Faraway Farm: Leaf it be?


We have a massive oak tree, along with all kinds of other trees like maples, crabapple, and ash trees. We also have about an acre of lawn. Come autumn, we are faced with a pretty big leaf removal job, and I'm always looking for alternatives. For many years, we've done a combination of mowing and raking. I would go over the leaves with the mower several times, chopping the leaves into smaller bits and leaving them to biodegrade into the soil. My significant other would rake or use the leaf blower to pile a lot of them up in a sort of no man's land between the house and the road. This past summer she began to take an interest in dealing with that area and had the young man up the road come down and clean the area of weeds and brush. Last year I purchased a pull behind leaf rake for the lawn tractor. I used that, and we also raked the leaves into a big tarp and dragged them down behind a neighbors garage where he allowed us to dump them. This year was a hybrid of that scenario.

I got the pull-behind hooked up and moving while the significant other and her oldest daughter began raking and hauling leaves down behind my neighbors garage. Part way through the job, I noticed the neighbors on our north side pulling our tarp full of leaves up to their place and dumping them in a big compost pile. Great! A few minutes later another neighbor down the road came zooming by pulling a huge tarp full of leaves, headed for our neighbors on the north side. All of this activity made the job fly by and it was finished in record time. My lawn looks great, and we don't have to think about all those leaves again. So what about the neighbor to the north?

When the family purchased the "north property" I was asked if we had any problem with them not mowing their lawn. No problem for us. They did mow parts of it, so their children had some play areas, but it was clear that my neighbors were utilizing their land in more useful ways than a lot of folks. It reminded me of a plant biology course I took at Dartmouth back in the 1970s. One article in the required reading was about vegetable gardens in Central America. Corn and other crops were planted in what appeared to be a completely random manner. Some corn here, some beans there, some places had everything intermingled. The result was a garden that had healthy plants that were more resistant to insects and various diseases. Native pollinating bees suddenly had a habitat close to flowering plants. It also served to eliminate the need for any pesticides. In the case of the neighbors land, grasses are allowed to grow tall which creates a much more diverse area that supports more life per square foot. (Don't forget those all-important bees.) Habitat is created for a more diverse number of creatures. Before you know it, the land around your home is teeming with life and the soil gets better with each passing year.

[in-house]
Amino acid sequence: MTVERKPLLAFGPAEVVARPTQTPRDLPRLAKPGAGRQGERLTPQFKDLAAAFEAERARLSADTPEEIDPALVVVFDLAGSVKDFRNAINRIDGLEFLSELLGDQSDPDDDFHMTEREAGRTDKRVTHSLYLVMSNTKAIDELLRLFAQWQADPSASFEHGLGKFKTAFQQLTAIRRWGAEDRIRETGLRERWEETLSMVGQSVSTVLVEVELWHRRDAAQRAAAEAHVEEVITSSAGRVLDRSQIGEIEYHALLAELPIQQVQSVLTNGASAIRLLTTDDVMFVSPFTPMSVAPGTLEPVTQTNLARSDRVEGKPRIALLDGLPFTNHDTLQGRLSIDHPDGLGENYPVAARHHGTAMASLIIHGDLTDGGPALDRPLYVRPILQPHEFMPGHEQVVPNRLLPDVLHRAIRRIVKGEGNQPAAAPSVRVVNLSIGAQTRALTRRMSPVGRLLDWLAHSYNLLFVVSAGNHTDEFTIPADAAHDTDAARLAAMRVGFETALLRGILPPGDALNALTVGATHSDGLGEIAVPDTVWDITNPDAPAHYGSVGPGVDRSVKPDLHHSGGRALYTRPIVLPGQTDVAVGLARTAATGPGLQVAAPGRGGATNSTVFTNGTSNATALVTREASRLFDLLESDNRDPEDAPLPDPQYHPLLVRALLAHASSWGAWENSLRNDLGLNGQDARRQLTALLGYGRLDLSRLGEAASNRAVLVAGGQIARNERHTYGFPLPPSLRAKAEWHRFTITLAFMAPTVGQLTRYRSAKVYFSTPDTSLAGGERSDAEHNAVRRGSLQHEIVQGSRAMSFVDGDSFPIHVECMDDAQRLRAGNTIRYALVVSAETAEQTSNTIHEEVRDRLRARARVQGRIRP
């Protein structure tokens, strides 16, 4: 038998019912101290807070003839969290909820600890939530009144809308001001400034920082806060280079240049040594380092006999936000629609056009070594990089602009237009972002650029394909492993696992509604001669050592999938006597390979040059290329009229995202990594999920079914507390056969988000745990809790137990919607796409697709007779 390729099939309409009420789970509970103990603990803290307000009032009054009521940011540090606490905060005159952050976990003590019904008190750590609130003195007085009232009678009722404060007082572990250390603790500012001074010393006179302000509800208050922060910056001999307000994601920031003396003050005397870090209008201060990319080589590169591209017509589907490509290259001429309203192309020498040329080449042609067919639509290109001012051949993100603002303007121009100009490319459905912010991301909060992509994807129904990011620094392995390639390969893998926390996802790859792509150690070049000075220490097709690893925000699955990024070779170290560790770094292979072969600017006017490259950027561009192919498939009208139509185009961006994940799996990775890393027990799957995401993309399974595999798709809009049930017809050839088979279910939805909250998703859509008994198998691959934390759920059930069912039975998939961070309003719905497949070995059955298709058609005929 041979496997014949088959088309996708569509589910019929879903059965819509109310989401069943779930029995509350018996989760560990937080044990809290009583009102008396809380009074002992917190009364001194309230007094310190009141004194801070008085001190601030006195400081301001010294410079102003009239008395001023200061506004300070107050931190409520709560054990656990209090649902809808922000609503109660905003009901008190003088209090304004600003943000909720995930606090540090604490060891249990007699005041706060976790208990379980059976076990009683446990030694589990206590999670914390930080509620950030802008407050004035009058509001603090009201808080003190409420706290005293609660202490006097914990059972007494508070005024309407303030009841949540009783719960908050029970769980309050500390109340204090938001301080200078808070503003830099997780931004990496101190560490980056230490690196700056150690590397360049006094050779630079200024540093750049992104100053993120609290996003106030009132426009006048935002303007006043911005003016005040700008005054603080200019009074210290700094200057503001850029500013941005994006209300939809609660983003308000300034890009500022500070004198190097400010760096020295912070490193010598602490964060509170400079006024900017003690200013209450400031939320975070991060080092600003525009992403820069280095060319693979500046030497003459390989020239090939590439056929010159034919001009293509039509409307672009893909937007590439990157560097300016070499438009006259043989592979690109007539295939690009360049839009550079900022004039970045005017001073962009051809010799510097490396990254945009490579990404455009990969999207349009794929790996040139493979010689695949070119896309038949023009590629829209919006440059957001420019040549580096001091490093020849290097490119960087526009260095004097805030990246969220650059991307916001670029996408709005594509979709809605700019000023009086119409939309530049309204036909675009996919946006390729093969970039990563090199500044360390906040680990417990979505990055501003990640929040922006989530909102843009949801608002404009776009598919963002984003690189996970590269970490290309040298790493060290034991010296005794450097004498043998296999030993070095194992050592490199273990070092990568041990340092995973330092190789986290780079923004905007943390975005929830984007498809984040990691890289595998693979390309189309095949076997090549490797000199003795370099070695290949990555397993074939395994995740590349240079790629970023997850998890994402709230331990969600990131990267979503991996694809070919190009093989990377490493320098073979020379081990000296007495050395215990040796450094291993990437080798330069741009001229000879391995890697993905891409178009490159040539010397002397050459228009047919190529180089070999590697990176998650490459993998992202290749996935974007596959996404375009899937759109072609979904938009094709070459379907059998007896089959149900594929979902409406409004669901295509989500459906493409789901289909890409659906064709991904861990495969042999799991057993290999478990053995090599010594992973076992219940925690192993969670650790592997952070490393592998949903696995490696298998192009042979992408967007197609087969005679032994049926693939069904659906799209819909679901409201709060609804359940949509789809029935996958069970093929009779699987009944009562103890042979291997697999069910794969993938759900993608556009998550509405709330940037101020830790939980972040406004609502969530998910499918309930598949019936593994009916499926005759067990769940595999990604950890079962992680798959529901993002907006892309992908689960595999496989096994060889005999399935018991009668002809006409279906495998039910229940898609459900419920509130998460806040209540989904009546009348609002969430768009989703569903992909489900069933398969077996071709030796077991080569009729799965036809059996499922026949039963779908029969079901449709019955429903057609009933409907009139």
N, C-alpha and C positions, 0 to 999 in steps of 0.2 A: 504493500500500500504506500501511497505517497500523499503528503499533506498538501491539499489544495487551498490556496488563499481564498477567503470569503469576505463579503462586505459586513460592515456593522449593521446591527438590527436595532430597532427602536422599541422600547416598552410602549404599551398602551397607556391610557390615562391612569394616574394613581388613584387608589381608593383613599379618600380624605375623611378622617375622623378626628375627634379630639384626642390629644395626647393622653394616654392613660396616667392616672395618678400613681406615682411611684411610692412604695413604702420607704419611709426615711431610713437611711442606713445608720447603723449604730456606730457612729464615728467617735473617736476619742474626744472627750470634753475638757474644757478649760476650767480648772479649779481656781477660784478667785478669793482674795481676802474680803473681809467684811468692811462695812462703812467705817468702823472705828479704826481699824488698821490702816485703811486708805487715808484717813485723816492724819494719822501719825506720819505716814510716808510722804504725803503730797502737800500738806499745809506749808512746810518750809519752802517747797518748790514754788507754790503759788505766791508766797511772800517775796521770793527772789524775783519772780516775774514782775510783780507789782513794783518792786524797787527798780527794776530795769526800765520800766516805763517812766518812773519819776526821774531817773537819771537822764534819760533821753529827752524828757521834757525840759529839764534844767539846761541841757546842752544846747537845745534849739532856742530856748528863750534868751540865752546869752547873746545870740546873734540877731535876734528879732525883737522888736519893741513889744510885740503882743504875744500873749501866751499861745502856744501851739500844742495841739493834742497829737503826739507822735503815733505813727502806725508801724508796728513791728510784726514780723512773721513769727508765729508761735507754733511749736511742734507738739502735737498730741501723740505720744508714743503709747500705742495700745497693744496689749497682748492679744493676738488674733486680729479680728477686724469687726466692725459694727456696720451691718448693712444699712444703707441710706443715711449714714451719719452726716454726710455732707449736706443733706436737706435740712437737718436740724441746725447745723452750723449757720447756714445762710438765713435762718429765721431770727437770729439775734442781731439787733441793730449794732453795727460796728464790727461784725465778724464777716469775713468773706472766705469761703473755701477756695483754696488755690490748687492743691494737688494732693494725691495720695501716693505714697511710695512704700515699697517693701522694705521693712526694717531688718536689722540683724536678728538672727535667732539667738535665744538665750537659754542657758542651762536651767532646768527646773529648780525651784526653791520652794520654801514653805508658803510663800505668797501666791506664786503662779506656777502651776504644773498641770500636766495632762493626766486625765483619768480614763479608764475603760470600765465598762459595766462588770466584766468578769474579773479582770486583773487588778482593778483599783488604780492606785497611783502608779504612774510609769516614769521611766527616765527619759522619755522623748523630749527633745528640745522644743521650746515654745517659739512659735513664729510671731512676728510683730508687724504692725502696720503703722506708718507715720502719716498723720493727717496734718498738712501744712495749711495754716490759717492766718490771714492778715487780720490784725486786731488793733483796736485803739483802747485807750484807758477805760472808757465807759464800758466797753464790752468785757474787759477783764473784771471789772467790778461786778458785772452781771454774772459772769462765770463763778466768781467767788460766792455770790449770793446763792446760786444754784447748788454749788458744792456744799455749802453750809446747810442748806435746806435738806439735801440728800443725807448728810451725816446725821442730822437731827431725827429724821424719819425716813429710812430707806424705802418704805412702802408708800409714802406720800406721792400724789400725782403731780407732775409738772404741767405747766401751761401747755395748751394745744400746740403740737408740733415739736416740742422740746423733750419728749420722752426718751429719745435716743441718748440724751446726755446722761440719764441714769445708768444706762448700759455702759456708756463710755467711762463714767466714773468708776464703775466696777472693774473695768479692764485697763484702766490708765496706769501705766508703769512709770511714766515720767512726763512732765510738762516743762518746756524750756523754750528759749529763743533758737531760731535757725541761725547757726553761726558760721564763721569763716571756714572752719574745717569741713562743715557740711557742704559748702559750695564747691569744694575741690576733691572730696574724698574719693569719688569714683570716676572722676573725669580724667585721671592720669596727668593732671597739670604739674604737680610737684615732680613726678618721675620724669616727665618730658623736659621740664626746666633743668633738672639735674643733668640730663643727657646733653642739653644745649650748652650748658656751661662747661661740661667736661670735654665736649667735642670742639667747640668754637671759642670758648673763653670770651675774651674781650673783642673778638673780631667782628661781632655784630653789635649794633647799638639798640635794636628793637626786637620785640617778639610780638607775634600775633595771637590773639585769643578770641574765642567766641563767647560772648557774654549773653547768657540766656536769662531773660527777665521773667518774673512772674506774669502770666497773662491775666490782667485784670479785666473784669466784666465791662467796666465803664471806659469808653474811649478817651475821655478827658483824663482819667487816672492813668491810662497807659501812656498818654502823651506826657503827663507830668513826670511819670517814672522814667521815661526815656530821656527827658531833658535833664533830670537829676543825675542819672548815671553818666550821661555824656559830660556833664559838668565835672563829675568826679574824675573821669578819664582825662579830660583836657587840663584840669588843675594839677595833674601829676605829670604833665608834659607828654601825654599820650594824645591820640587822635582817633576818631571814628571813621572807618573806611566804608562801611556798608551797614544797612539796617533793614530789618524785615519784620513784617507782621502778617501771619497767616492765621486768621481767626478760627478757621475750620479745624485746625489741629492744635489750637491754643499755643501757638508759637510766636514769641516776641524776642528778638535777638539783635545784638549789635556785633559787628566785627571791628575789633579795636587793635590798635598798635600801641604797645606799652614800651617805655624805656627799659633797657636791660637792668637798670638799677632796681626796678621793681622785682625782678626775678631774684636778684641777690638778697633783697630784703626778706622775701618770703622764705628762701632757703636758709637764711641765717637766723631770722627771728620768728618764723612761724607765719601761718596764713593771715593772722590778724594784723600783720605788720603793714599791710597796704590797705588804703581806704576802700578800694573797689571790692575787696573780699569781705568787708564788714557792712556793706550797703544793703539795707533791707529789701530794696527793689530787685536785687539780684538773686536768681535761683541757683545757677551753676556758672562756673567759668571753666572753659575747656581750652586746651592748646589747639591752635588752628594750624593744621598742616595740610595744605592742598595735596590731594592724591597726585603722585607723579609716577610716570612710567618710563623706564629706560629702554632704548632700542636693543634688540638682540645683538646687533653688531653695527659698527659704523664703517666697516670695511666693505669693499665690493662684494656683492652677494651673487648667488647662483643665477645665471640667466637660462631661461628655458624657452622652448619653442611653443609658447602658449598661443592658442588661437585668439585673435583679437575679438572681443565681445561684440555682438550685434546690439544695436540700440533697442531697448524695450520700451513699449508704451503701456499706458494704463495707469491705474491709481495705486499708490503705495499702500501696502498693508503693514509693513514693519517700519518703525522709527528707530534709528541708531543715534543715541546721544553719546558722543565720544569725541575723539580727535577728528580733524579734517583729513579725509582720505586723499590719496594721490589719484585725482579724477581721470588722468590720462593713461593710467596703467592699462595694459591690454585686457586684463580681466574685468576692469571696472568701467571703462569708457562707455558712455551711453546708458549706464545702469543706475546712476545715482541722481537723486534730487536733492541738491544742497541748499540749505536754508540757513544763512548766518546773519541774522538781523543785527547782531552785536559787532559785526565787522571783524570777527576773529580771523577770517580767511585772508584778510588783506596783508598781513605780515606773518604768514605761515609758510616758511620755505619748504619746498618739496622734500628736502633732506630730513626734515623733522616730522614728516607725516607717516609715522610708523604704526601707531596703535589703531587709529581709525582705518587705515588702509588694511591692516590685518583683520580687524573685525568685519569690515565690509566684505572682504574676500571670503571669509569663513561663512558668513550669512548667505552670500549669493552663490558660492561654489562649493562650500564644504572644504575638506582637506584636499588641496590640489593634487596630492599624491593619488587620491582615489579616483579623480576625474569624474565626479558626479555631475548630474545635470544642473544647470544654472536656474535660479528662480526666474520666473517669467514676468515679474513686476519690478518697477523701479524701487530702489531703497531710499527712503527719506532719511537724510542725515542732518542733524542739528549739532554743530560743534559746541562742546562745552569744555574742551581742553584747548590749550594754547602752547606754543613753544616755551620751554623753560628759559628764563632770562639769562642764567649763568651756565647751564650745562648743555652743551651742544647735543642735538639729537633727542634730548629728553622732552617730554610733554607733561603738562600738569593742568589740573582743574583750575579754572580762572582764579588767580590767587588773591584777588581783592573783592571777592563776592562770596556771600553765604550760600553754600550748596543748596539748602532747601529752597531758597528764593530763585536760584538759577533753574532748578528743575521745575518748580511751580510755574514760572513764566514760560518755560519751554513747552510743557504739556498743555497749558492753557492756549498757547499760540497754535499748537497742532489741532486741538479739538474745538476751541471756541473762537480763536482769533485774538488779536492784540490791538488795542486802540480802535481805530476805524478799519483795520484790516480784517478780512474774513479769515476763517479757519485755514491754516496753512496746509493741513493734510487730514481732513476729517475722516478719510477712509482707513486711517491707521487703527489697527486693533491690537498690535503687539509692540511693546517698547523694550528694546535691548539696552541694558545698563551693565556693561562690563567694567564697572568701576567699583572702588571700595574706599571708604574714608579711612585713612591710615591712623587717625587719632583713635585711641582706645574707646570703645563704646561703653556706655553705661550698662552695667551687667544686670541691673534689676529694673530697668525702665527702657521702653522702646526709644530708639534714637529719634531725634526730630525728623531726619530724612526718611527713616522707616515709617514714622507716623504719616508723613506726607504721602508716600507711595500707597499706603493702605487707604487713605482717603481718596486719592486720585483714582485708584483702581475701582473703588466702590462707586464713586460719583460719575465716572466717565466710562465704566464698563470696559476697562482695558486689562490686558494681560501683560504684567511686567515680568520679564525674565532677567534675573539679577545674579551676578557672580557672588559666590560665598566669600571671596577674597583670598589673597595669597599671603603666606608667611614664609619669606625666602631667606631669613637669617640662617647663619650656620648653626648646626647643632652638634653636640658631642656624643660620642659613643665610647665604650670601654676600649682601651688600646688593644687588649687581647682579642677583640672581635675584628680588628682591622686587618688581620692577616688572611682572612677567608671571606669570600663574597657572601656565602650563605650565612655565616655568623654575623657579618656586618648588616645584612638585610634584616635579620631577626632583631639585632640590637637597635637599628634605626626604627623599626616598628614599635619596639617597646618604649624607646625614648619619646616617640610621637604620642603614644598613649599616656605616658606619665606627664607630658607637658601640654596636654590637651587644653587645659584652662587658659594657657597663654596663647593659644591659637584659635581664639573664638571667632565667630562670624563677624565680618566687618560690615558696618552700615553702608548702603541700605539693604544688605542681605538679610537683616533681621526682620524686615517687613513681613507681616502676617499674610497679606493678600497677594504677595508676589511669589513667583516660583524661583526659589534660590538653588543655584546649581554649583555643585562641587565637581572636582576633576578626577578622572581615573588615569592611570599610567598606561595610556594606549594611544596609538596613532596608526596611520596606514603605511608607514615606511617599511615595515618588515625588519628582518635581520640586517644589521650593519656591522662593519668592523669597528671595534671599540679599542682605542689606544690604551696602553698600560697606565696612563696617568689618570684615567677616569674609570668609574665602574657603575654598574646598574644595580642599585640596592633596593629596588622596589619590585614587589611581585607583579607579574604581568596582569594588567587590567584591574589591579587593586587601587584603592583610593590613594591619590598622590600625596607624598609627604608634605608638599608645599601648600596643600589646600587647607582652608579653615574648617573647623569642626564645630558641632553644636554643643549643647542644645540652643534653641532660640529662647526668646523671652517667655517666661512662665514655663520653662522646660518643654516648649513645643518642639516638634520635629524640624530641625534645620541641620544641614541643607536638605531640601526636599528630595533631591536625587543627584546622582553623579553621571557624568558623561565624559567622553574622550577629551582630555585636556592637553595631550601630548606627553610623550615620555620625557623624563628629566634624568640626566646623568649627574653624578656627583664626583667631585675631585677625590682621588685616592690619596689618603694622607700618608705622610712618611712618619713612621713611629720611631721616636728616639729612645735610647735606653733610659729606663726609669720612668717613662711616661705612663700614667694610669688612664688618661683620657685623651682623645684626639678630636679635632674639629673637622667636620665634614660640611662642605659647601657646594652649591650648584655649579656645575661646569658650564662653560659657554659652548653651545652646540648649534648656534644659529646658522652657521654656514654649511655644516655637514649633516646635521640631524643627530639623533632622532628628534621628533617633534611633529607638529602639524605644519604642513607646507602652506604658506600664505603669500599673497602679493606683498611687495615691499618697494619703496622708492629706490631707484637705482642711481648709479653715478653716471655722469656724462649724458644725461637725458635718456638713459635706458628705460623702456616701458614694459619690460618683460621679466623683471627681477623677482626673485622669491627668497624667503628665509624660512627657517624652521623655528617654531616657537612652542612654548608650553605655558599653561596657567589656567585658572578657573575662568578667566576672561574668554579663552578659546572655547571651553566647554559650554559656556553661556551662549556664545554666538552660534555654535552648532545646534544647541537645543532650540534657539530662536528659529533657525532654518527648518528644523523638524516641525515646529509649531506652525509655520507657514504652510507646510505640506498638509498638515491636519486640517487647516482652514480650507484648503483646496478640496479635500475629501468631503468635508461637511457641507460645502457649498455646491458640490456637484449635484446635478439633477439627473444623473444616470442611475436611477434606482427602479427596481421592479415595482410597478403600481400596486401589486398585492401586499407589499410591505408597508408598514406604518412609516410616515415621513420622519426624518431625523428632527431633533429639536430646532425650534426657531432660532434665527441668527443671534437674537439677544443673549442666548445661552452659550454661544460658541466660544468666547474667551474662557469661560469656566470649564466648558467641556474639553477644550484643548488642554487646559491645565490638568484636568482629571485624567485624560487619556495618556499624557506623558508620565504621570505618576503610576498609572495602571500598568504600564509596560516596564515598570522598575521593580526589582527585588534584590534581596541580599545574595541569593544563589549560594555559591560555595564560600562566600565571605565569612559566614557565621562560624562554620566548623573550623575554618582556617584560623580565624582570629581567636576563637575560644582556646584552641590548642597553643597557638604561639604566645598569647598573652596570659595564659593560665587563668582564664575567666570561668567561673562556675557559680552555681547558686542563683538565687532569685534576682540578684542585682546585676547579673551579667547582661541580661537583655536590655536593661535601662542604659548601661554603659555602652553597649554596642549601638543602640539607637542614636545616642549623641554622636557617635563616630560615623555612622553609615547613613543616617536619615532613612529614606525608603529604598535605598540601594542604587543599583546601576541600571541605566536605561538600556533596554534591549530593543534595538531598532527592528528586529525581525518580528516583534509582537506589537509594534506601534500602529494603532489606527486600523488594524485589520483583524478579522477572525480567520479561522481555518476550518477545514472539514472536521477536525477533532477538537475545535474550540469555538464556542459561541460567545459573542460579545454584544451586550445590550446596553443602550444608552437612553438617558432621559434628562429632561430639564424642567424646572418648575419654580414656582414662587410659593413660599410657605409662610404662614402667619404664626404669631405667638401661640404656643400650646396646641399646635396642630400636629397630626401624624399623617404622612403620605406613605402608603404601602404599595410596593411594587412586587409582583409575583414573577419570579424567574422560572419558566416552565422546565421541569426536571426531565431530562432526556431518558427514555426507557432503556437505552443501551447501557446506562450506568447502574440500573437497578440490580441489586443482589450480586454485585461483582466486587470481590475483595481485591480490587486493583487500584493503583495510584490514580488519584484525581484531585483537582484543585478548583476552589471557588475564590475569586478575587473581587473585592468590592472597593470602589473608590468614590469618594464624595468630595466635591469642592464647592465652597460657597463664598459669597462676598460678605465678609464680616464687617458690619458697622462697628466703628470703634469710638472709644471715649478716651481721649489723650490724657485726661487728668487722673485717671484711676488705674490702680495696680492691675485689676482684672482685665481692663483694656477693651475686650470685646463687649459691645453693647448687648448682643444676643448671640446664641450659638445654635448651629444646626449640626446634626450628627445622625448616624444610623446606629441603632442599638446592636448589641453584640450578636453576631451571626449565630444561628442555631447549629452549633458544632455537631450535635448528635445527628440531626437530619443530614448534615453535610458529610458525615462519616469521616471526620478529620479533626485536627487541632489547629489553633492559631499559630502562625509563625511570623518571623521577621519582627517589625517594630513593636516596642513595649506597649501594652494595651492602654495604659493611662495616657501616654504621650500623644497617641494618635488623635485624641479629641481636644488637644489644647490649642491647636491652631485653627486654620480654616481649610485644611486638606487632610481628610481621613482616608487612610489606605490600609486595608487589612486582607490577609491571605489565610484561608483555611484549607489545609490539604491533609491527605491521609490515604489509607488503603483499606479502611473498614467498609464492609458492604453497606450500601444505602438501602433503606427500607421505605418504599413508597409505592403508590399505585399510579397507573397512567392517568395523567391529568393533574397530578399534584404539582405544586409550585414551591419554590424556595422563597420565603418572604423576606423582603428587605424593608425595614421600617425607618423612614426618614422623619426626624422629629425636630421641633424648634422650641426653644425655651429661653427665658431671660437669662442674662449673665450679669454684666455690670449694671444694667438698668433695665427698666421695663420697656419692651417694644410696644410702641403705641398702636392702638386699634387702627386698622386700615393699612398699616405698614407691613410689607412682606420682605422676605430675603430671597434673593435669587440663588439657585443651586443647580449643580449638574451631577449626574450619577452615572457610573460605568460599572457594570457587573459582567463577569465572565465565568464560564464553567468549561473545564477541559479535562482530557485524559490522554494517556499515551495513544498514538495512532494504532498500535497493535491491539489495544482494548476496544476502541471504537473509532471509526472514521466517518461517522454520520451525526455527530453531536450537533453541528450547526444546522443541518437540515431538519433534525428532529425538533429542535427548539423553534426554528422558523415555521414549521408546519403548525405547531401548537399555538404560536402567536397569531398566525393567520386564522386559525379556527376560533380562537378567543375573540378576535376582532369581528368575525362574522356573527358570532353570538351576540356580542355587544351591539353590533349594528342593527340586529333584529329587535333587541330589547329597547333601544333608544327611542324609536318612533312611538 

I'm glad that our leaves are helping to support that kind of diversity, but I'm sure it is much more than that. If you take into account, all of the millions of acres of lawn in this country it makes you wonder what the hell we're doing keeping all that area trimmed down and growing nothing of any significant value. We're using a lot of gasoline to keep it that way, as well. That in turn adds to air pollution, and we all know the results of that fine mess. When you begin to think about it, lawns are an aesthetic creation and a social construct. The statement is "look at us, we're responsible citizens who keep our property looking good, and we are productive members of society." While this has been the norm for decades, it hasn't always been that way, and it most likely doesn't need to stay the way that it is.

I'm not saying that we'll be seeing a movement sweeping across our nation where people manage their lawns as a land resource instead of a decoration. I think lawns have become too deeply ingrained in the fabric of society. However, I'm willing to bet that we'll see more people desiring an environmentally friendly management of their properties. An untended lawn has meant that the homeowner was negligent in the care of their property. That notion will have to be rethought in many cases because the deliberate growth of tall grasses is a completely different animal. I think you start by understanding that people are going to use their acreage in better ways in the future. It certainly has gotten me thinking about how to manage my acre of lawn. Right now it looks like I'm growing a crop of cars, trucks, boats and other stuff. Maybe a quarter acre of fruit trees and tall grasses would be a lot more practical. It would also cut down on mowing and leaf raking. Maybe we should plant some trees and "leaf" it alone.

Arlo Mudgett's Morning Almanac has been heard over multiple radio stations in Vermont for nearly 30 years, and can be tuned in at 92.7 WKVT Monday through Saturday mornings at 8:35 a.m.


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